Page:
Cisco Systems, Inc. (CSCO)

October 20, 2011 11:30 am ET

Executives

Marilyn Mersereau - Senior Vice President of Corporate Marketing

Umesh Mahajan -

Analysts

Sam Chang - Turner Investments

Unknown Analyst -

Presentation

Operator

Good day, ladies and gentlemen, and welcome to the Cisco Webcast Bank of America Merrill Lynch hosted conference call. My name is Shaquanna and I will be your coordinator for today. [Operator Instructions] I would now like to turn the presentation over to your host for today's call, Mr. Tal Liani of Bank of America Merrill Lynch. Please proceed, sir.

Tal Liani

Good morning, and thank you all for joining us. Today, we'll be discussing datacenter switching, a topic du jour in networking. The purpose of this call is to better understand the market opportunities, architectures and technologies as well as competitive offerings. The call will be hosted in a Q&A format. We ask Umash Mahajan, VP and General Manager of Cisco's Datacenter Switching Group; and also Marilyn Mora, from the IR Group, to join us and help demystify this market. So before we go into the question, I have to pass it to Marilyn to enlight us with some interesting legal statements.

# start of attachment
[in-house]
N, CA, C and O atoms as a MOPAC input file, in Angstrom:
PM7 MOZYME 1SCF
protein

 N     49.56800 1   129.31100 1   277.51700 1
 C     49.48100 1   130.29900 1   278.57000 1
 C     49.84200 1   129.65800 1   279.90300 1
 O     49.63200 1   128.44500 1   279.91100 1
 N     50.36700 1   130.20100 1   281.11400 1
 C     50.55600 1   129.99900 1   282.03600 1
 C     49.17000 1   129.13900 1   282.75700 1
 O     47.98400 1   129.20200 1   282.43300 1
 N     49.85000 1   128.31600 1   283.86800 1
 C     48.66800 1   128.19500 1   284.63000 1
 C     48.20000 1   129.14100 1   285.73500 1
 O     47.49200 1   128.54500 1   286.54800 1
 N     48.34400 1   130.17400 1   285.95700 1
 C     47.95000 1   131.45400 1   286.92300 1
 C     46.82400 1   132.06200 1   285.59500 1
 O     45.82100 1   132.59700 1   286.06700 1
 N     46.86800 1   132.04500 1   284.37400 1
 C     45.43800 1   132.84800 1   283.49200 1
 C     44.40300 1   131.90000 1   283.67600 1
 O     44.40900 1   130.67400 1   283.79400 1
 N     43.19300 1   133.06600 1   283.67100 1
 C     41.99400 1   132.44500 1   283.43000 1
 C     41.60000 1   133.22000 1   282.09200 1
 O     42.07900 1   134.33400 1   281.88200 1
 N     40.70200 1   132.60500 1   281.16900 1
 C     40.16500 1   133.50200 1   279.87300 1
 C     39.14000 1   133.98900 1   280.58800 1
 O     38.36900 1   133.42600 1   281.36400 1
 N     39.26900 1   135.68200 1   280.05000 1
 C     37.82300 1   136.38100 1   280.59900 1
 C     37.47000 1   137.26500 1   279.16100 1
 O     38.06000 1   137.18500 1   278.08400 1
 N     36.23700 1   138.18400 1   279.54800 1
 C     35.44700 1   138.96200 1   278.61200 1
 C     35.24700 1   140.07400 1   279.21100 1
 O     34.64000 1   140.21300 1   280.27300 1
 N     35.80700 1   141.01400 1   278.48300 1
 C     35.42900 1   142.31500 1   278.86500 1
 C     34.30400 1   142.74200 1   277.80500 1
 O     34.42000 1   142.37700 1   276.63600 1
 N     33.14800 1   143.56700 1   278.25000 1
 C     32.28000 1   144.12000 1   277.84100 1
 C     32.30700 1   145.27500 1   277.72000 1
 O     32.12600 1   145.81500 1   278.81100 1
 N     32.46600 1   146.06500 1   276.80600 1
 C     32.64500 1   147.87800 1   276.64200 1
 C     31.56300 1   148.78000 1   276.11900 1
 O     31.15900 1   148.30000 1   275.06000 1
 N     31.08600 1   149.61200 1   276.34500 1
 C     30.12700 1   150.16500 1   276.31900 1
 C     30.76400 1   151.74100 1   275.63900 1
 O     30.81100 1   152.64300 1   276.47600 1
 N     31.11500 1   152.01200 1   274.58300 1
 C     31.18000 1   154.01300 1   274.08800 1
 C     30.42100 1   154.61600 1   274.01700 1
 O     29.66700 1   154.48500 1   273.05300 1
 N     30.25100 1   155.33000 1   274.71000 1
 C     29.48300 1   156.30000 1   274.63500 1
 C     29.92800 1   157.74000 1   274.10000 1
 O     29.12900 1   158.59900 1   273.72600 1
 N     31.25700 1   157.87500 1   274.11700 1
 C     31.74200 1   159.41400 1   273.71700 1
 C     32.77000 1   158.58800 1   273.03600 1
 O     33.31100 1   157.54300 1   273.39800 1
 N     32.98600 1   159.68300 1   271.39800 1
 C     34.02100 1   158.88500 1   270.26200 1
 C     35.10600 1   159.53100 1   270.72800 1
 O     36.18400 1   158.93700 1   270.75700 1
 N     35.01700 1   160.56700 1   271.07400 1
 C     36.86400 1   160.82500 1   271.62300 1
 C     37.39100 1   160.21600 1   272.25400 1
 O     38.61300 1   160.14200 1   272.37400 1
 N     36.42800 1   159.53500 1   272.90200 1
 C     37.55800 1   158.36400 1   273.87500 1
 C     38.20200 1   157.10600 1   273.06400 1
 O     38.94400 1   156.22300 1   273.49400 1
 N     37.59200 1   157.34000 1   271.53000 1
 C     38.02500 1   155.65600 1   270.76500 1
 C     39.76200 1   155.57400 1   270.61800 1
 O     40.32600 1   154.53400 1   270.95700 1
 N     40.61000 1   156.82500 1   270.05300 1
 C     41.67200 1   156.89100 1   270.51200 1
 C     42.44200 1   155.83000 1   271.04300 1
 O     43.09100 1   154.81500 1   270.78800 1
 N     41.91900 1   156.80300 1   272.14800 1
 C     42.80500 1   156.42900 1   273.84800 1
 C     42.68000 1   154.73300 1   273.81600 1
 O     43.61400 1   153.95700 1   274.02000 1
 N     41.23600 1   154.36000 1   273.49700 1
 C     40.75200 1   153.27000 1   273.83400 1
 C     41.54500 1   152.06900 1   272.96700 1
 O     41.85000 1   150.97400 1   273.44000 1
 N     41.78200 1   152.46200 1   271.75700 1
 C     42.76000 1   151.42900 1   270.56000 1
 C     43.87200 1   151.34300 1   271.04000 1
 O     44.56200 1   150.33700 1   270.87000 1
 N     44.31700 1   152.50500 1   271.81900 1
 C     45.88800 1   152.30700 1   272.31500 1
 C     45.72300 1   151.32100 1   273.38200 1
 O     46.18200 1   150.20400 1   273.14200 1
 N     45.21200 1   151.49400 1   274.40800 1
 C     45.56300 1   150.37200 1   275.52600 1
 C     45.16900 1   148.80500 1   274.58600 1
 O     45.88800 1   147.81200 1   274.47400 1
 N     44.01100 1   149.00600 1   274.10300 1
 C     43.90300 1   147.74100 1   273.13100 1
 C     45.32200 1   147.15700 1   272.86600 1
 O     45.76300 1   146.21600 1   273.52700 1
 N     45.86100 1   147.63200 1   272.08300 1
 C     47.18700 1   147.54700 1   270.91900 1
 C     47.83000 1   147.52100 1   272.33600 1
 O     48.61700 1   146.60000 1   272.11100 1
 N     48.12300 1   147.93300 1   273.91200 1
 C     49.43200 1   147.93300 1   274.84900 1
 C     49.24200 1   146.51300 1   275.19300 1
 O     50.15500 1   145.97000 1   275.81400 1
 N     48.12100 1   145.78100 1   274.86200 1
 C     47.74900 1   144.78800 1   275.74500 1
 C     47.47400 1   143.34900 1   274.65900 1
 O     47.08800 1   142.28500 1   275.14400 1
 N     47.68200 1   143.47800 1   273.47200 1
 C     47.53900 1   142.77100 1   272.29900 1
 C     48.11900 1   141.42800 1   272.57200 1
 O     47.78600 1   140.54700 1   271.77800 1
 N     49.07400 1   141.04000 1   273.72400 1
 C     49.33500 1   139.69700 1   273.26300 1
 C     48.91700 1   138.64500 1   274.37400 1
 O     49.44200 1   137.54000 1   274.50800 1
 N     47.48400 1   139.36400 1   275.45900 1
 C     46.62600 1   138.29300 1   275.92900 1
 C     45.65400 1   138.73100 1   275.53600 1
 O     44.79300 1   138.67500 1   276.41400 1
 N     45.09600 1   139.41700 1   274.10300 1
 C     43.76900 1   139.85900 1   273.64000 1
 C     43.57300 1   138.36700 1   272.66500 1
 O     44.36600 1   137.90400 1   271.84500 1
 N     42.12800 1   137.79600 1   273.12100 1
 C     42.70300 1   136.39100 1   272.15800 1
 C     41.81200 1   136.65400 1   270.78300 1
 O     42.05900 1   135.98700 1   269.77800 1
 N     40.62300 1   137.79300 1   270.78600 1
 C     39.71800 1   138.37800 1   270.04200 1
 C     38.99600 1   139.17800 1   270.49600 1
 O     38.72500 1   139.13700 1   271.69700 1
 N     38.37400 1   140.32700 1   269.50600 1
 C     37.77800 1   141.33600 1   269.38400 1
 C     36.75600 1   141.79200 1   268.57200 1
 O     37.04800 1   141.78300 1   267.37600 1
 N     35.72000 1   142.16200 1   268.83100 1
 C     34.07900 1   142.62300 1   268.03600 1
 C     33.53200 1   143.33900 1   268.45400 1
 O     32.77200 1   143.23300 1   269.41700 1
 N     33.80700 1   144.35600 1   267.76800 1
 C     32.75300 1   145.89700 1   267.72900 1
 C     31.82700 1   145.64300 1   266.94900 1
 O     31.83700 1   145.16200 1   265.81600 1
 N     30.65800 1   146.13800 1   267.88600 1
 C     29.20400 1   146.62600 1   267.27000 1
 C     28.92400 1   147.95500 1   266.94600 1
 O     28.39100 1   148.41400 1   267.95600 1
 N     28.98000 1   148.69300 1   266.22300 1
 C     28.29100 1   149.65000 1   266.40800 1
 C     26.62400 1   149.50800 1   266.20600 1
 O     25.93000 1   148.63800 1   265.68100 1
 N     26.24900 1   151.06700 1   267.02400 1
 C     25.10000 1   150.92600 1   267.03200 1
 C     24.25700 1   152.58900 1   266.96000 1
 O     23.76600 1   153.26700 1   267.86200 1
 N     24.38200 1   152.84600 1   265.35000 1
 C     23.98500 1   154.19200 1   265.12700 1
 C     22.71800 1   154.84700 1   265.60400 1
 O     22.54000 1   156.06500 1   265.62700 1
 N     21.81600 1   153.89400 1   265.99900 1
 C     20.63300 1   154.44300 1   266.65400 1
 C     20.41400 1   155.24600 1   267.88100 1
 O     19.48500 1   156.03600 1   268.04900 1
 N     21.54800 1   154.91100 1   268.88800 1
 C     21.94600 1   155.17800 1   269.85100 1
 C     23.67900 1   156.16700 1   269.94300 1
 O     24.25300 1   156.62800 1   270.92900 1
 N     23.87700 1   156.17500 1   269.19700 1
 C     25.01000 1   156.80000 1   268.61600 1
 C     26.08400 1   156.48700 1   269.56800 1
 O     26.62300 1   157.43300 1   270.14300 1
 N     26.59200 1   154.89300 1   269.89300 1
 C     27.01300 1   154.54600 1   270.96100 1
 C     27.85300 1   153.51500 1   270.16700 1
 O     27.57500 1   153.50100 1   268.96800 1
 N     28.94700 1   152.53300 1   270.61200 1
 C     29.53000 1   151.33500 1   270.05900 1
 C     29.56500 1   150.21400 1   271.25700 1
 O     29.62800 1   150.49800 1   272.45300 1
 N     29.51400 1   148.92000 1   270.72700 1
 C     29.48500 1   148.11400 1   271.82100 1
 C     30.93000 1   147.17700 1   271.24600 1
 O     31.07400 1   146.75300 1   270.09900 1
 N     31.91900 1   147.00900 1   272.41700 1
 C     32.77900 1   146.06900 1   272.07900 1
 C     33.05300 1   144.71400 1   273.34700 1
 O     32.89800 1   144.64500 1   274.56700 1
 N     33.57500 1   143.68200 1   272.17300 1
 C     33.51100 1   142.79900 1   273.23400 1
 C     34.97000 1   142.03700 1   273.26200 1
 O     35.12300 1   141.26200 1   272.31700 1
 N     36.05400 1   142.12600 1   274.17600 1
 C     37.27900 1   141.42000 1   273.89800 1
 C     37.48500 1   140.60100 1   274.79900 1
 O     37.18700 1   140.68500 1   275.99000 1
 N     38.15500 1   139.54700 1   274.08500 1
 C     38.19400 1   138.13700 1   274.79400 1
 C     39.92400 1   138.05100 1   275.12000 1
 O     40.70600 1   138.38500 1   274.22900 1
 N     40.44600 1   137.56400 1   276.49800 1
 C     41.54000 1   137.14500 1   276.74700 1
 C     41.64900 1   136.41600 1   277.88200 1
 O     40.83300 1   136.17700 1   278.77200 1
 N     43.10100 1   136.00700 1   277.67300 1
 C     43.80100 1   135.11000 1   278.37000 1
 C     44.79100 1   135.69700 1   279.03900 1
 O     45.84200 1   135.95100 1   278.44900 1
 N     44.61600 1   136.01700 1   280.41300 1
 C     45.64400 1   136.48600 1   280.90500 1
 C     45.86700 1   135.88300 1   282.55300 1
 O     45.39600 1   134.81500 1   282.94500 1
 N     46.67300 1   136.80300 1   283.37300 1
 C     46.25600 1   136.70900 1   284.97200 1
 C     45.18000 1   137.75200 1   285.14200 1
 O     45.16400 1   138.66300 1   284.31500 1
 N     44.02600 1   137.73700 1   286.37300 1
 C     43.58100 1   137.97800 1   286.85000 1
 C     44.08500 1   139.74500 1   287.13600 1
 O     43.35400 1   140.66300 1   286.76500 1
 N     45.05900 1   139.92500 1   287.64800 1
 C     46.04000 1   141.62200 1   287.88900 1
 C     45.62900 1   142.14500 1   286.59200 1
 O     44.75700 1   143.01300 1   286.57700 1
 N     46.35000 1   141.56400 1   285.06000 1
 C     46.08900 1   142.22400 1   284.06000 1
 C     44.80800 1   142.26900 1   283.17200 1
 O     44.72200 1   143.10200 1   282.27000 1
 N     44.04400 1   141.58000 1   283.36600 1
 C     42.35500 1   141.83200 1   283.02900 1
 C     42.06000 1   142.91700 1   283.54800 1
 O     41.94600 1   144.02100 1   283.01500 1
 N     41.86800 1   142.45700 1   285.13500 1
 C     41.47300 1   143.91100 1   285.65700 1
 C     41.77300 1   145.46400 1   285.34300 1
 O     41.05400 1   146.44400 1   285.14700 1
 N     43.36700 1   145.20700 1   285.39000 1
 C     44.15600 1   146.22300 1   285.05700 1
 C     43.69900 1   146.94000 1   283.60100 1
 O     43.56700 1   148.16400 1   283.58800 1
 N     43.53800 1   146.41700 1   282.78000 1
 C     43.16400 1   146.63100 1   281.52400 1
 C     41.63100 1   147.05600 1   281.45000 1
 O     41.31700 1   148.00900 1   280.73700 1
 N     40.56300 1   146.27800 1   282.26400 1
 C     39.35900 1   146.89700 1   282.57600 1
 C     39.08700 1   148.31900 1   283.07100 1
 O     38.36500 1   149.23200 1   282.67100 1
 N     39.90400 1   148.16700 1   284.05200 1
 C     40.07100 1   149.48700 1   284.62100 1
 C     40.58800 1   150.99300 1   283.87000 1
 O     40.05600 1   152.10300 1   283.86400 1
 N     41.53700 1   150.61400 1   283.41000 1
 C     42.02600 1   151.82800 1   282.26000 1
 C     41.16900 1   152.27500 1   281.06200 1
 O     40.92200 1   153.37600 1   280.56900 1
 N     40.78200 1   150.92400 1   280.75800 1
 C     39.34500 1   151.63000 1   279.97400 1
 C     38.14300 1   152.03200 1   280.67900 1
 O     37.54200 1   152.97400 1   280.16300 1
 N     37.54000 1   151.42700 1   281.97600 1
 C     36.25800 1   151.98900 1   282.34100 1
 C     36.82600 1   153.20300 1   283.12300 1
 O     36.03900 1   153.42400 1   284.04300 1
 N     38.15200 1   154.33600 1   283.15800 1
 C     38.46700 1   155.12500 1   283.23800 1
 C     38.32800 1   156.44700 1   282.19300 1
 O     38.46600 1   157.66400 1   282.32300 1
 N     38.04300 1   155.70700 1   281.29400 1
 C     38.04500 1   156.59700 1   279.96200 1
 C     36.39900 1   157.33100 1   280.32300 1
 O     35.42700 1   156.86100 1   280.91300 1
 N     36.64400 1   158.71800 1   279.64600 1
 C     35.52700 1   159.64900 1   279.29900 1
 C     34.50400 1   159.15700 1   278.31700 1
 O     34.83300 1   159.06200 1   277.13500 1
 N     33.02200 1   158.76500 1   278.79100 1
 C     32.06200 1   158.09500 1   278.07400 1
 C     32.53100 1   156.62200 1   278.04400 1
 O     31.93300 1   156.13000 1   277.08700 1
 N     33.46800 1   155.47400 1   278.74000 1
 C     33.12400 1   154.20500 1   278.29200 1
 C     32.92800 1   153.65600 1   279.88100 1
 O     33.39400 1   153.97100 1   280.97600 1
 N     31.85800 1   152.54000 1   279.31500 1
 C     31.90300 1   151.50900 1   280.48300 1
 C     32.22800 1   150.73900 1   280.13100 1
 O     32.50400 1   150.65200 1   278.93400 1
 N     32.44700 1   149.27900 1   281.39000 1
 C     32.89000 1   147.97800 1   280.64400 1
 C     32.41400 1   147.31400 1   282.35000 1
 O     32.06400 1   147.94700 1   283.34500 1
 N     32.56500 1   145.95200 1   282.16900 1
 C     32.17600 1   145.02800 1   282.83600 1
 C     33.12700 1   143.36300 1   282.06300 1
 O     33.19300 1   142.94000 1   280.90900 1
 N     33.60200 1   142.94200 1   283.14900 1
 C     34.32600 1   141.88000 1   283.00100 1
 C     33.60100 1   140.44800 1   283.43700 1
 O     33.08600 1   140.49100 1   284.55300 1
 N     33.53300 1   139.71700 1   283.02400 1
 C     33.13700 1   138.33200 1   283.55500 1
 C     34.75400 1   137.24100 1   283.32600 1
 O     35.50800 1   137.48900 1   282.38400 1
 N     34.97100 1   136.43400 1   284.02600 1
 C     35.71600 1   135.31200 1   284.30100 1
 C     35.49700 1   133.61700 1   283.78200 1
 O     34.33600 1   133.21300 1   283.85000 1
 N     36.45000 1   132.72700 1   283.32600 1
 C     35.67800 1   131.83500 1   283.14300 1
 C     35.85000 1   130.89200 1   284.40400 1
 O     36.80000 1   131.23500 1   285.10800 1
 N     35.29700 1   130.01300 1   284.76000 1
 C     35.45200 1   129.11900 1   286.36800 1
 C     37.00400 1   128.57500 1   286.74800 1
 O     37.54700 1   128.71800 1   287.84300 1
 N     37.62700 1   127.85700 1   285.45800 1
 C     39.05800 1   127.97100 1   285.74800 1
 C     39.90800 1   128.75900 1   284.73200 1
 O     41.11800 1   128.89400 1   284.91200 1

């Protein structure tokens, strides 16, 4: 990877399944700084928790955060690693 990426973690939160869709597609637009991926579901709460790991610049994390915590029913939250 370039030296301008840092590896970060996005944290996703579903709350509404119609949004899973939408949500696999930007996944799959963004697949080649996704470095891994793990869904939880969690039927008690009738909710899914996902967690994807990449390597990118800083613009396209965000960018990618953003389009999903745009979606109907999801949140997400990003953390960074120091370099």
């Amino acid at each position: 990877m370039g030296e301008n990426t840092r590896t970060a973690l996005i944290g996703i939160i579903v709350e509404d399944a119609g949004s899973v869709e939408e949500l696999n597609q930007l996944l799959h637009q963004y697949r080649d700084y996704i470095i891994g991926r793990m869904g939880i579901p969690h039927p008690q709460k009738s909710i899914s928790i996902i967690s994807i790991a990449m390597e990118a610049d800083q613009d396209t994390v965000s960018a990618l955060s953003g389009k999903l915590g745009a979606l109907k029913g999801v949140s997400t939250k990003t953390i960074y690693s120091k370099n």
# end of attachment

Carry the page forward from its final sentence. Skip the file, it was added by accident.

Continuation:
Marilyn Mersereau

Thank you, Tal. We're very happy to be here today. Now I'd like to remind the audience that today's call will pertain strictly to Cisco's datacenter strategy. No new financial information regarding Cisco's overall performance is intended or implied, and this call should not be viewed as an update of the quarter. We may make forward-looking statements regarding our business, which are subject to risks and uncertainties outlined in detail in our documents filed with the SEC, specifically, the most recent forms on Forms 10-K and 10-Q. Actual results may differ from statements made today. So with that, Tal, I'll go ahead and turn it back to you.

Question-and-Answer Session

Tal Liani

Excellent. Thanks, Marilyn. So Umesh, first of all, I want to thank you for joining our call. This is very interesting and very important topic for investors, and I want to start maybe with a broad question. Just if you don't mind to help us understand the various switches or switching or groups of switches that Cisco offers? And what are the kind of the broad differences between the groups?

Umesh Mahajan